Dylan Thomas said, "The world is never the same once a good poem has been added to it," and there's no better month to appreciate that wisdom than this one. April is National Poetry Month, and Poem In Your Pocket Day is April 18. These observances were created by the Academy of American Poets in 1996 and 2002, respectively, to celebrate poetry and its importance in American culture. See their website, www.poets.org, for more information and to subscribe to a daily poem email.
To celebrate this epical month, carry a favorite poem with you, read a poem to your children, add a poem to your emails, or post a poem to a public bulletin board. For a smattering of classics, see "Americans' Favorite Poems" edited by Robert Pinsky and Maggie Dietz, or Harold Bloom's "The Best Poems of the English Language." For contemporary poets, thumb through "The Best American Poetry 2012" or "Time You Let Me In: 25 Poets Under 25" by Naomi Shihab Nye. The library has anthologies of poems on nature, animals, Florida, vampires, war, and -- of course -- love.
Another way to Celebrate National Poetry Month and Poem in Your Pocket Day is to become a poet yourself. See "Poetry Matters: Writing a Poem From the Inside Out," by Ralph Fletcher for writing advice, and use "Poet's Market" to find competitions and publications to submit your verses. Gather your friends together for an impromptu poetry slam, which is a competition for people to read aloud their own poems on stage. Learn how in "Hewitt's Guide to Slam Poetry & Poetry Slam," by Geof Hewitt.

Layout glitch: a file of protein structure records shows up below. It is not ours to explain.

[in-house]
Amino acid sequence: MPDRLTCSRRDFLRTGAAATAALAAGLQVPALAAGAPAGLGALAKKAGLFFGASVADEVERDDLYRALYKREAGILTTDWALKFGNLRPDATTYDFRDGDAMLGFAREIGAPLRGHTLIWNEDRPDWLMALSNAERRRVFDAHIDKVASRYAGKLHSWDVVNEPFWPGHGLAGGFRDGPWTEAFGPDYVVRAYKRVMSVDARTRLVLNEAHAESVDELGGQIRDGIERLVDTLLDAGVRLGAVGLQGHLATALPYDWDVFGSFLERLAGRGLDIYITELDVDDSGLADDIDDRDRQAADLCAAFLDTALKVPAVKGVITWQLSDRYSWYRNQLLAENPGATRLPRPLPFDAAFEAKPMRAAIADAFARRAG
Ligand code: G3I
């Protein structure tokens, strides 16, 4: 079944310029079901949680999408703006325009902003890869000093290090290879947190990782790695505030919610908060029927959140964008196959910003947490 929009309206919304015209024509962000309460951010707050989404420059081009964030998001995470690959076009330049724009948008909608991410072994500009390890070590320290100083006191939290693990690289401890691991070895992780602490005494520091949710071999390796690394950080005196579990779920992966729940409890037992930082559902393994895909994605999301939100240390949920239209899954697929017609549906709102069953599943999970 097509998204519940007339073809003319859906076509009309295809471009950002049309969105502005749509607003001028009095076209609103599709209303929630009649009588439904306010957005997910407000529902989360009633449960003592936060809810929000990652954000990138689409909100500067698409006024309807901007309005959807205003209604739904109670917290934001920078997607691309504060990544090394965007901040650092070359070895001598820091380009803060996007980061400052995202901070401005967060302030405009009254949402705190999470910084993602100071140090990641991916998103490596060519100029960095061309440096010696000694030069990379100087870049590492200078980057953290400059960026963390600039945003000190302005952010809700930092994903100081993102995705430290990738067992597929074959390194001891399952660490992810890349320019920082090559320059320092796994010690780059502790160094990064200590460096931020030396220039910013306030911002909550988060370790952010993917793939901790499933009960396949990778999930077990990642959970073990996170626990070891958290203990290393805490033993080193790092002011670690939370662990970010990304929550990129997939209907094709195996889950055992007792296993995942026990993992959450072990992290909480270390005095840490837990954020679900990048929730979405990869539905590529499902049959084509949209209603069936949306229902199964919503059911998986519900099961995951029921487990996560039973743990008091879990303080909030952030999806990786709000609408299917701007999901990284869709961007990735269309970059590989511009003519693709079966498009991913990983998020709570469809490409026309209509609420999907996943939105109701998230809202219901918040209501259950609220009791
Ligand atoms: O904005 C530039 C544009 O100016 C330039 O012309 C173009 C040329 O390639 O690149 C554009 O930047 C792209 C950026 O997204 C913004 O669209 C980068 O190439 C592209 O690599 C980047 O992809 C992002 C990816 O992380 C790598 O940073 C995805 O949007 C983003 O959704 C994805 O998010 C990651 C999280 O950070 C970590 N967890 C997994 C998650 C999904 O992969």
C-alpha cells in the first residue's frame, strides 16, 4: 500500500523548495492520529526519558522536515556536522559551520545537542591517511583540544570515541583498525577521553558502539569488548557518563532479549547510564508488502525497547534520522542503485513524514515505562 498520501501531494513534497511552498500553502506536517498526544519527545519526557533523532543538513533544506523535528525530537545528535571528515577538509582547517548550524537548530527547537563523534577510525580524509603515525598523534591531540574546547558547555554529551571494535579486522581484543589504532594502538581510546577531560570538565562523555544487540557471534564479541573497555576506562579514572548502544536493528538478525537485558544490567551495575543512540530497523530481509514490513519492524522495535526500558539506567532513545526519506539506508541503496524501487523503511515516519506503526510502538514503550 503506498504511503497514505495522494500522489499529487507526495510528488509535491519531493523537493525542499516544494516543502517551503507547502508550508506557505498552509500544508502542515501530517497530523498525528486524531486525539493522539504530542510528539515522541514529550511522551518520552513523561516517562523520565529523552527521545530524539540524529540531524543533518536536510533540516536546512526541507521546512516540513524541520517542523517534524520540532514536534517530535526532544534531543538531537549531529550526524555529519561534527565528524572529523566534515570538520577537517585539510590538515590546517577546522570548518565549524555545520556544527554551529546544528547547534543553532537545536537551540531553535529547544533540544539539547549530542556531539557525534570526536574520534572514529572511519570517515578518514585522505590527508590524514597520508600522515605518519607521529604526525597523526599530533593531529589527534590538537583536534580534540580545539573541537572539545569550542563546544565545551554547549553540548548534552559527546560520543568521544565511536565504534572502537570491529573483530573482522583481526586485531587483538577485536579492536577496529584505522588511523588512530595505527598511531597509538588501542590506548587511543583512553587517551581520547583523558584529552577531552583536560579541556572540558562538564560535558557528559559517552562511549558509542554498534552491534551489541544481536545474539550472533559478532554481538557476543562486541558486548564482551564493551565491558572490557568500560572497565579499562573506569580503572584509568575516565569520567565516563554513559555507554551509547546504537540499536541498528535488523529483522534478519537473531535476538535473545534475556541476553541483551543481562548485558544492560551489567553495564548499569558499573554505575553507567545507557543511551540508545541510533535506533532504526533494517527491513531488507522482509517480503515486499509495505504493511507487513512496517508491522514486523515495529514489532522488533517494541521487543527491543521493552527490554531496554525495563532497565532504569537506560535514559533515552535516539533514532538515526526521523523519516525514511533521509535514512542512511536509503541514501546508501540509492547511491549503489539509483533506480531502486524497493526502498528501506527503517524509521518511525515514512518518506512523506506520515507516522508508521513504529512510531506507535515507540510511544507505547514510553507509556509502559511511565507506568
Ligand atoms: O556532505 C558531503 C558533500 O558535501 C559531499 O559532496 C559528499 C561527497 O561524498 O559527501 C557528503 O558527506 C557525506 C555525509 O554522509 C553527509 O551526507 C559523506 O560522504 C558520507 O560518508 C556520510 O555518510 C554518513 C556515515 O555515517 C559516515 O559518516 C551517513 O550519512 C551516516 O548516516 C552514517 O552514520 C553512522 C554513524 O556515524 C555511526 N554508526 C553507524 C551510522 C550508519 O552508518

Poetry has deep roots in our state's history. Many Floridians readily identify Key West with Ernest Hemingway (and his six-toed felines), but Key West was also a home and vacation spot for many poets, such as Robert Frost, Elizabeth Bishop and Wallace Stevens. The library has biographies about these poets and anthologies of their writing. If you're in the mood for a road trip, see Carol Fitzgerald's "Florida Literary Landmarks," which includes sites in Key West as well as Venice, Daytona Beach and St. Augustine.
Novel-length poems, called verse novels, are trendy with teenagers, though many have enough emotional depth to appeal to adults. "Out of the Dust," by Karen Hesse is about a teen girl facing an unfathomable family tragedy against the back drop of the Dust Bowl. In "What My Mother Doesn't Know," author Sonya Sones parses down the enormity of a coming of age love story into funny and moving free verse.
If after all this poetry reading you need a fiction fix, grab a novel with a poetic protagonist. "Varamo," by César Aira, is an acclaimed, though strangely-written novella about an ordinary Panamanian man who becomes an overnight poetic success.
Speaking Volumes, written by Manatee County Public Library System staff members, is published each Sunday.